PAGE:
Netanyahu told ministers from his Likud Party on Sunday that he is innocent of any wrongdoing, and portrayed the investigations as a witch hunt by his political opponents.
"What you have here is improper and relentless pressure from some media platforms on law enforcement authorities," he said. "I suggest to my colleagues in the opposition not to celebrate because there is nothing to celebrate. Governments are replaced at the ballot box."
It's not unprecedented for Israeli leaders to be investigated: Former Prime Ministers Ehud Barak and Ariel Sharon were both questioned but ultimately weren't charged with crimes, while Netanyahu's immediate predecessor, Ehud Olmert, was sent to jail for bribery and obstruction of justice. Netanyahu himself was investigated in the past for allegations of financial impropriety. He has denied any illegal conduct and was never indicted.
Helping Netanyahu is the fact that his coalition has largely stayed behind him, and there are no obvious replacements on the right. Coalition Chairman David Bitan told Army Radio the premier shouldn't resign even if indicted, and Defense Minister Avigdor Liberman -- considered a prime ministerial aspirant from the Yisrael Beitenu party -- said he doesn't believe an indictment is forthcoming, according to the Haaretz newspaper.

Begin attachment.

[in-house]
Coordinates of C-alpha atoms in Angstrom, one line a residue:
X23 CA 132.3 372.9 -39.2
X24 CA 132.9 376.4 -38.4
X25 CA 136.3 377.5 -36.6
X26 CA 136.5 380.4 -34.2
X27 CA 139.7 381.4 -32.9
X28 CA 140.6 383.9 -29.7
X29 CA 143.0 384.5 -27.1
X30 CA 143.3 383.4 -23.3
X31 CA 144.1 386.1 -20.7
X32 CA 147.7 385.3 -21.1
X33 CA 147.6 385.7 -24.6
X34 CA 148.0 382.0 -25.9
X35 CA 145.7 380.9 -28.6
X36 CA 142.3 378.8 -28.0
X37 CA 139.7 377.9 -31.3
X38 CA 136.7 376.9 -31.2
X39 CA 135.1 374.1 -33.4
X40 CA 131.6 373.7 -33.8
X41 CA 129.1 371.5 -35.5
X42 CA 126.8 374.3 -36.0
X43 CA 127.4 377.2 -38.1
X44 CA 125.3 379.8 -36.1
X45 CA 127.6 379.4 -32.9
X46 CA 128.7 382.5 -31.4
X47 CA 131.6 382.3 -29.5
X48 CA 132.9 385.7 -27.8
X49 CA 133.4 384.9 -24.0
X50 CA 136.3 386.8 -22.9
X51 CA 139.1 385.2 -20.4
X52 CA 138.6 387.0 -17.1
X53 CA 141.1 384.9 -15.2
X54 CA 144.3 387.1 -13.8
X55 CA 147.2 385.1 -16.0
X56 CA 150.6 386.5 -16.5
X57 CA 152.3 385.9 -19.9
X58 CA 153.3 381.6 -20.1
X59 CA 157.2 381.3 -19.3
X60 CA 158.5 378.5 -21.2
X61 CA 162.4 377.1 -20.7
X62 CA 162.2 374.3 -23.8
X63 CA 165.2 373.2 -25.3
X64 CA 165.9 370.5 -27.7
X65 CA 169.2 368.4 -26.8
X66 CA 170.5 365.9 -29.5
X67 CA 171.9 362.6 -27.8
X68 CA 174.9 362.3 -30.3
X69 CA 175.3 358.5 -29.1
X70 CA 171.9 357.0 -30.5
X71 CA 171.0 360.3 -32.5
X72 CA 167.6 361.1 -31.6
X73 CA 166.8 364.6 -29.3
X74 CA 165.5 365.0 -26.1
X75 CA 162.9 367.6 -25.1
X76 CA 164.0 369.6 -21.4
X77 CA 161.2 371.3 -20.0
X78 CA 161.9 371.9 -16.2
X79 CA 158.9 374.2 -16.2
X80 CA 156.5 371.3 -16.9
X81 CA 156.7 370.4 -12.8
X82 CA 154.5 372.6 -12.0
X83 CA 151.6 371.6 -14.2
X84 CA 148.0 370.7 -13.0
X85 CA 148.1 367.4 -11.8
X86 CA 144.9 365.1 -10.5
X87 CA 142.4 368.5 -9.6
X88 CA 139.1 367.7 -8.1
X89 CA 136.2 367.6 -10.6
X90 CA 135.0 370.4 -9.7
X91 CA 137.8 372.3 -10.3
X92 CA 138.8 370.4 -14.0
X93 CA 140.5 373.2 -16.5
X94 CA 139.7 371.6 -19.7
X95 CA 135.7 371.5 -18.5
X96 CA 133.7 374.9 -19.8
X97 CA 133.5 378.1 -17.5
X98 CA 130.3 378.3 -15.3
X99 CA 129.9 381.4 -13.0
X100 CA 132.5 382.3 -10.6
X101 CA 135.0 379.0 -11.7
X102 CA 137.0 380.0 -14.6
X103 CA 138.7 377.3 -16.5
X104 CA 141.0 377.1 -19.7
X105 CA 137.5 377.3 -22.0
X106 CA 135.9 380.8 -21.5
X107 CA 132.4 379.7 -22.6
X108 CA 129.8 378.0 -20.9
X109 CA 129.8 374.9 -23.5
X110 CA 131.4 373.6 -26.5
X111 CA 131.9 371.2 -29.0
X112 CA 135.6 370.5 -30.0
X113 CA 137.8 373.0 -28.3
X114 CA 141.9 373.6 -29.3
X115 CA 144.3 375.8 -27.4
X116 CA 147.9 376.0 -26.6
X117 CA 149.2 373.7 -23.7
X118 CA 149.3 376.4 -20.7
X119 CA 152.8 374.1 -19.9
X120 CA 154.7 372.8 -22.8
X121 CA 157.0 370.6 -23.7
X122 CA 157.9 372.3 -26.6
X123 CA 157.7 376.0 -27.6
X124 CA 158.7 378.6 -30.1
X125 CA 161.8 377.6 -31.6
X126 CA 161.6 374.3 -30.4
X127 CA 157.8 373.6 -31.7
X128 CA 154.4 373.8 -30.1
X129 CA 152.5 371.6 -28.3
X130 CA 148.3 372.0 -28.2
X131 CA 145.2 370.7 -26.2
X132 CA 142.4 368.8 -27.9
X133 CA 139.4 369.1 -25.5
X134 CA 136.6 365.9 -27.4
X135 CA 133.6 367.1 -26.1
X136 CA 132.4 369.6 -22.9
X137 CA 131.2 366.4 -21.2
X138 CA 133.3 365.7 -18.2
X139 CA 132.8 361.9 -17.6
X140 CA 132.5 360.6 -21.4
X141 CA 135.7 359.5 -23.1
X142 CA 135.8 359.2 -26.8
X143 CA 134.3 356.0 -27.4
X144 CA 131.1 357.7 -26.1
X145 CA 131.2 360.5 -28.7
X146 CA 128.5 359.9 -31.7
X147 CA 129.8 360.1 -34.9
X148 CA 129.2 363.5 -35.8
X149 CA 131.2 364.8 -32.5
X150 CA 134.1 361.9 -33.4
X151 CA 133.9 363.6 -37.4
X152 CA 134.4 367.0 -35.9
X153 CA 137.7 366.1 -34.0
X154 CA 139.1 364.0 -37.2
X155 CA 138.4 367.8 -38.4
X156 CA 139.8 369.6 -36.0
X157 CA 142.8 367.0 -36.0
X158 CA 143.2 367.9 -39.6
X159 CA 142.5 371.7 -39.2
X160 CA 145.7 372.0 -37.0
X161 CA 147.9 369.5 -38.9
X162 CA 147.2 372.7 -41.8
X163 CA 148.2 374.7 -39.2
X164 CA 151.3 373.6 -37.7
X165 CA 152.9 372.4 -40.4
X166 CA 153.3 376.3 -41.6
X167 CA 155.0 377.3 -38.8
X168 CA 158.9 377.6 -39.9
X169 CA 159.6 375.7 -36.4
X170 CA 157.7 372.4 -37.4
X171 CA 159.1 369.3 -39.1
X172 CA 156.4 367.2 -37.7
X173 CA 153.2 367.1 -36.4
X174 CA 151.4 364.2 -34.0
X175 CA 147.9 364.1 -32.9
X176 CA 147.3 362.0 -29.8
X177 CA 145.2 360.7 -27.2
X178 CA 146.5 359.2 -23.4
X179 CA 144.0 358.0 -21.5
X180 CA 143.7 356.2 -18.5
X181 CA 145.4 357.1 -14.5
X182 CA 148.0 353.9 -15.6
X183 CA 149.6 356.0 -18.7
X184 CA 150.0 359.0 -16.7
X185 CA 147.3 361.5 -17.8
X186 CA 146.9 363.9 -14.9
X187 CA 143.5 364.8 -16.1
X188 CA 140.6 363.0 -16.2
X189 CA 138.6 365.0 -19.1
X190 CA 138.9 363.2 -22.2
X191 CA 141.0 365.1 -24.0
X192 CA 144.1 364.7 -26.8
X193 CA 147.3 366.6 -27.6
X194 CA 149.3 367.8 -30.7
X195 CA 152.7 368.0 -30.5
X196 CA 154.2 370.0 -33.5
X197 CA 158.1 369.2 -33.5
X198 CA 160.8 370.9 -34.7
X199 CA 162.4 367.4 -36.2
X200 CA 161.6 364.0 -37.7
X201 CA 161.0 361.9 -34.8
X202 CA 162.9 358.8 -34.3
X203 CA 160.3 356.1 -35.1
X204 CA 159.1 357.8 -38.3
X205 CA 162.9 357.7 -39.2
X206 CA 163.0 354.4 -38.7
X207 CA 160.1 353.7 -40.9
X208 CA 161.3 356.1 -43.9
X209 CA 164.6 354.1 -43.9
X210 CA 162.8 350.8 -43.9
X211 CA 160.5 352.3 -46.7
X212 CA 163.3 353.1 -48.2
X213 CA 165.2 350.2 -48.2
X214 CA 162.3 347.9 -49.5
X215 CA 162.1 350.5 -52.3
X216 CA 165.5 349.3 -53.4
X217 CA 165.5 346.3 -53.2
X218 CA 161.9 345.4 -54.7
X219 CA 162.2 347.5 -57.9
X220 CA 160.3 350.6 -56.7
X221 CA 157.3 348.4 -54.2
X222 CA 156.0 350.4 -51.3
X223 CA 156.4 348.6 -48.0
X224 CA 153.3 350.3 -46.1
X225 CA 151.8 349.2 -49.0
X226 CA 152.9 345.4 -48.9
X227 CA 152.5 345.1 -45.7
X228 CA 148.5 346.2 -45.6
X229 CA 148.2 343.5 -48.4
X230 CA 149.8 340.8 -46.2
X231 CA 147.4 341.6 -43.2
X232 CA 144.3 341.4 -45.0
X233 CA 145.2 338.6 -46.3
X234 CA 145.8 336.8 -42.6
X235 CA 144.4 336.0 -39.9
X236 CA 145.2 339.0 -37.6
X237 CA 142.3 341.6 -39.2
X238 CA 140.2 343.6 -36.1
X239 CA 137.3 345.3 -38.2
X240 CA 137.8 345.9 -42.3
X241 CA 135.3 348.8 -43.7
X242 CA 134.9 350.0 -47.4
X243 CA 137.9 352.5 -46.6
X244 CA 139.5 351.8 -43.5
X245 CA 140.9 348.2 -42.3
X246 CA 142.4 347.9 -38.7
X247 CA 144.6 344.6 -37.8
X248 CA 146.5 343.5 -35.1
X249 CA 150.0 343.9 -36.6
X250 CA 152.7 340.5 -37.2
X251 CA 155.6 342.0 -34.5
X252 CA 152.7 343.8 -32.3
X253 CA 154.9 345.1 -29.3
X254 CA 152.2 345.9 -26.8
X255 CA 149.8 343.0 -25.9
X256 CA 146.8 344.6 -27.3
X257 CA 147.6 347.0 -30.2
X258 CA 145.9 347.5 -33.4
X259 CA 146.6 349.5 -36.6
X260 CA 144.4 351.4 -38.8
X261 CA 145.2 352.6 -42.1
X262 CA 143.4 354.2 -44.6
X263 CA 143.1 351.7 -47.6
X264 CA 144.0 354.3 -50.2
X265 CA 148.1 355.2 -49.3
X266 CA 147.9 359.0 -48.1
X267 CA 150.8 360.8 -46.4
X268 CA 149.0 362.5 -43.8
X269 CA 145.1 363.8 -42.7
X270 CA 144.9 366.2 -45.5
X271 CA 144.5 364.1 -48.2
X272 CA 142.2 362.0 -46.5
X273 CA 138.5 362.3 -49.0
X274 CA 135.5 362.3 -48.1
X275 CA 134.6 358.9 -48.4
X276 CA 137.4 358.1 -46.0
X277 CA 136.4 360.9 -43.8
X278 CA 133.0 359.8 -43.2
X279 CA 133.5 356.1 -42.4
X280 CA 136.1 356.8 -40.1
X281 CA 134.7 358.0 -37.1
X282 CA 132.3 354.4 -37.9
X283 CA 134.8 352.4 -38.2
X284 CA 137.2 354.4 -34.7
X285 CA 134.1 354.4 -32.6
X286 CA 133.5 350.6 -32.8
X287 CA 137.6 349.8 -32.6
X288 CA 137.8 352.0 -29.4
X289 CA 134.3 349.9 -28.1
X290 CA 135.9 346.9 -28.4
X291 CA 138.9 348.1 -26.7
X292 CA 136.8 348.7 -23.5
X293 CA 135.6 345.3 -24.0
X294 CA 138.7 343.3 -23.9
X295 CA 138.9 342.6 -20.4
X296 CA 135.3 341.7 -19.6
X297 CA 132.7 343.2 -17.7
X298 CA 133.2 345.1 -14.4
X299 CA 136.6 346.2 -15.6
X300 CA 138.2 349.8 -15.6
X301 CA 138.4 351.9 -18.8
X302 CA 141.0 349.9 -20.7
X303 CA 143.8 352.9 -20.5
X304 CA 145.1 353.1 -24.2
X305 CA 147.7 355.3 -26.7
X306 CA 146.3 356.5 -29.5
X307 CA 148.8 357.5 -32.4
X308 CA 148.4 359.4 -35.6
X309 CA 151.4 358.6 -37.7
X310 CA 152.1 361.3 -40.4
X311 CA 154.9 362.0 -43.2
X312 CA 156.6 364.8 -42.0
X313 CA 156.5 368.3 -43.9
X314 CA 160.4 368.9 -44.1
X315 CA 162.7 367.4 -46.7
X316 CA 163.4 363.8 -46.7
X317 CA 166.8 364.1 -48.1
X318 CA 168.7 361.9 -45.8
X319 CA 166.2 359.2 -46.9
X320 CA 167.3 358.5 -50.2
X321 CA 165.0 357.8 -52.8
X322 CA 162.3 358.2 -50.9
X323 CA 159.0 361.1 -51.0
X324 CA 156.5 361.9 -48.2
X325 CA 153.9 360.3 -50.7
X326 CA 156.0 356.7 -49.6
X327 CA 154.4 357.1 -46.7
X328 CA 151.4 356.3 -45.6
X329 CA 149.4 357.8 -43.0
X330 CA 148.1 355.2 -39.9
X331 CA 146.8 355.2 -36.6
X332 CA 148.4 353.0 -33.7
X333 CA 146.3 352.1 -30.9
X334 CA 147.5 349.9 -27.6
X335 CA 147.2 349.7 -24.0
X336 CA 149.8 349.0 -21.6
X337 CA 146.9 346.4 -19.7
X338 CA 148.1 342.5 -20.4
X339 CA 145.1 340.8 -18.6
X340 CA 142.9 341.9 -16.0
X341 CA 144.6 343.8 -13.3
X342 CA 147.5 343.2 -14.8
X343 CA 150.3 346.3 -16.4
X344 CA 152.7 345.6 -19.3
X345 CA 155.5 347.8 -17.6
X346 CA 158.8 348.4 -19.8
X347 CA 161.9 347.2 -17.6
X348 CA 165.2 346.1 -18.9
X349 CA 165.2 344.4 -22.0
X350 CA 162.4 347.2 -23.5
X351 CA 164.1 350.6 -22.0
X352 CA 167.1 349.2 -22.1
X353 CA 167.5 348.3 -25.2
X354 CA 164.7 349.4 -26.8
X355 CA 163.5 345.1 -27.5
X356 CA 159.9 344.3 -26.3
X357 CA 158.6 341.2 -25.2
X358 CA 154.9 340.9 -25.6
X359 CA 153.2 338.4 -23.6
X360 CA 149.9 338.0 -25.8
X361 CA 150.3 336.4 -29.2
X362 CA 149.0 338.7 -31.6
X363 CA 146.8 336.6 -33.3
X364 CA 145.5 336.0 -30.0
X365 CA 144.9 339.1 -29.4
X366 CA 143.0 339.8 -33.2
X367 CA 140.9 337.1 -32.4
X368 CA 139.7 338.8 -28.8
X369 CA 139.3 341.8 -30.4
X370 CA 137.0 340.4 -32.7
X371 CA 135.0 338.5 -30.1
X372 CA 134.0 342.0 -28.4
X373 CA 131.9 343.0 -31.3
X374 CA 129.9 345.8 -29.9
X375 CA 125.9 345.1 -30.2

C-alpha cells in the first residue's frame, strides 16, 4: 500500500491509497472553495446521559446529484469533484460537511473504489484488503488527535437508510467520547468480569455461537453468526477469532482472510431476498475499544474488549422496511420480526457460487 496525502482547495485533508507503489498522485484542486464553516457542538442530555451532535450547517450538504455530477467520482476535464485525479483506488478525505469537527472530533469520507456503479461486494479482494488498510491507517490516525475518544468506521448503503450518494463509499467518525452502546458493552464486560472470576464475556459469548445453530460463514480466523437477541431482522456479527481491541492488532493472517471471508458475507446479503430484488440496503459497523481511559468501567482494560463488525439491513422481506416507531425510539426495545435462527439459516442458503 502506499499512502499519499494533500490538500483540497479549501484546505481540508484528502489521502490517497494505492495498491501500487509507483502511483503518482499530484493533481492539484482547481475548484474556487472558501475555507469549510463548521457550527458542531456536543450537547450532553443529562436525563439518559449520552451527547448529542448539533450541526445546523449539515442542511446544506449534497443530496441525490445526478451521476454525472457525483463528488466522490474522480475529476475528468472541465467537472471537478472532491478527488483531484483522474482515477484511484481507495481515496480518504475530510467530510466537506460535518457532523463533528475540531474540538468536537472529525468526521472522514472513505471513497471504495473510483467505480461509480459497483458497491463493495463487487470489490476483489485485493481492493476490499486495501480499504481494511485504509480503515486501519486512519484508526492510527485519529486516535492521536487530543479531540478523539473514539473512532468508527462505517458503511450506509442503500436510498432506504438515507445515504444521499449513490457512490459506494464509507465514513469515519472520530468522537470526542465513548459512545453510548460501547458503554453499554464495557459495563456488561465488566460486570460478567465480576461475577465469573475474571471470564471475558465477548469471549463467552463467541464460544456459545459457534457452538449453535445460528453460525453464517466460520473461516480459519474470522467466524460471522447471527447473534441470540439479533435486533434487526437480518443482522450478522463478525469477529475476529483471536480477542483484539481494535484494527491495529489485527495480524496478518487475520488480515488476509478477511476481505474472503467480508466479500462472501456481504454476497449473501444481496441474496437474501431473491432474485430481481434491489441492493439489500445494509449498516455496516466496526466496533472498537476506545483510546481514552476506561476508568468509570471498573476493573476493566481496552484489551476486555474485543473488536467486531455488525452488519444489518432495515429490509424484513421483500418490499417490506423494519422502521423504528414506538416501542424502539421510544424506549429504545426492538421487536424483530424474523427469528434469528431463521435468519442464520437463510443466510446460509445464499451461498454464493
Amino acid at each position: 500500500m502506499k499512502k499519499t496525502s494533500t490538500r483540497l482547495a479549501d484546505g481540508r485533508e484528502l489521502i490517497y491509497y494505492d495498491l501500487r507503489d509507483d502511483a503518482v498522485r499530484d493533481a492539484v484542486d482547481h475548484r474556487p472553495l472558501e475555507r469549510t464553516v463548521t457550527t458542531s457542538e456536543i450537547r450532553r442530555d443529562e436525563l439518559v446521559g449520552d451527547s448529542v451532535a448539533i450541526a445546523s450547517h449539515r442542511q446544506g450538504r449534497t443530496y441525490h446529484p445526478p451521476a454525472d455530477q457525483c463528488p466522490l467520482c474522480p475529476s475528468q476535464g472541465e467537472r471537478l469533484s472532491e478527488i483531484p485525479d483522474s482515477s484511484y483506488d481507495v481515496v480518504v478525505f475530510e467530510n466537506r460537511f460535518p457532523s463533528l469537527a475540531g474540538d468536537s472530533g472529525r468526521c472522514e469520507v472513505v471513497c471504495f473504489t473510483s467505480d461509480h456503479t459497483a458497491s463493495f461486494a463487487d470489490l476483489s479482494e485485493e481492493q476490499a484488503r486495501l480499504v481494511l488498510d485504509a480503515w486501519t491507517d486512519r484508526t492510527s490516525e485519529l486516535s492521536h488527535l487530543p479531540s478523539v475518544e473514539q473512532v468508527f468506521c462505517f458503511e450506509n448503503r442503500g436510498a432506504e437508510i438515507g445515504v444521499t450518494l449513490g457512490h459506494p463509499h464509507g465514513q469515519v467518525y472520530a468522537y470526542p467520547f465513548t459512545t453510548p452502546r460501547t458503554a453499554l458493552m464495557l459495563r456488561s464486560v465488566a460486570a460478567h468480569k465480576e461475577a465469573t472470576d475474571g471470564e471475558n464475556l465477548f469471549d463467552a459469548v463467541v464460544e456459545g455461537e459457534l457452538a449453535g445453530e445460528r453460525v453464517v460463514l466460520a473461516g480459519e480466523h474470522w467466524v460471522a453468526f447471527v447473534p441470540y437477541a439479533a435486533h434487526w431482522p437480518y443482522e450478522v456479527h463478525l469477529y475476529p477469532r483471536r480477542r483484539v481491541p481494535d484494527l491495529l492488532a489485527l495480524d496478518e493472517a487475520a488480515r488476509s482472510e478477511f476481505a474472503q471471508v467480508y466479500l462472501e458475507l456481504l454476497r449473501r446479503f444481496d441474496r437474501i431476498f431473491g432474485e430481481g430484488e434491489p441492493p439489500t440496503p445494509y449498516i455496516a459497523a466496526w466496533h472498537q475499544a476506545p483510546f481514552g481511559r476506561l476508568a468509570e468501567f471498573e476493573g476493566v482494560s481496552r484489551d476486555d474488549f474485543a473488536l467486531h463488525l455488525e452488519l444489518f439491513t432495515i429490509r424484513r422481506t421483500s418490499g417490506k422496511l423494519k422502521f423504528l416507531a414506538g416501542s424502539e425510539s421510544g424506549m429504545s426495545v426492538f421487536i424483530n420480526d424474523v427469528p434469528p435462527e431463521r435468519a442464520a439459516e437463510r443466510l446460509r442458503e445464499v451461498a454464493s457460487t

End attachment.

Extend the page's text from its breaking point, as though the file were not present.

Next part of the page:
Recent polls show the centrist Yesh Atid party would beat Likud if elections were held today. That said, polls in the last election underestimated Netanyahu's popular support.
While Netanyahu could yet face a political move to oust him, his most imminent risk right now is the legal one, said Yedidia Stern, vice president for research at the Israel Democracy Institute.
"There's no question that he will translate the investigation into a 'right vs. left' battle, and much of the right-wing camp will rally behind him," Stern said. "The question then becomes how good of a defense he's able to make against the police accusations. If he can win the legal battle, he's well-positioned to win the political one."
Even if Netanyahu does survive the legal challenge, eventually he will have to answer to a public exposed to incessant coverage of his alleged improprieties.
"It's yet unclear how this plays out with voters," Bar-Ilan's Gilboa said. "But stories of him smoking expensive cigars clearly do damage."
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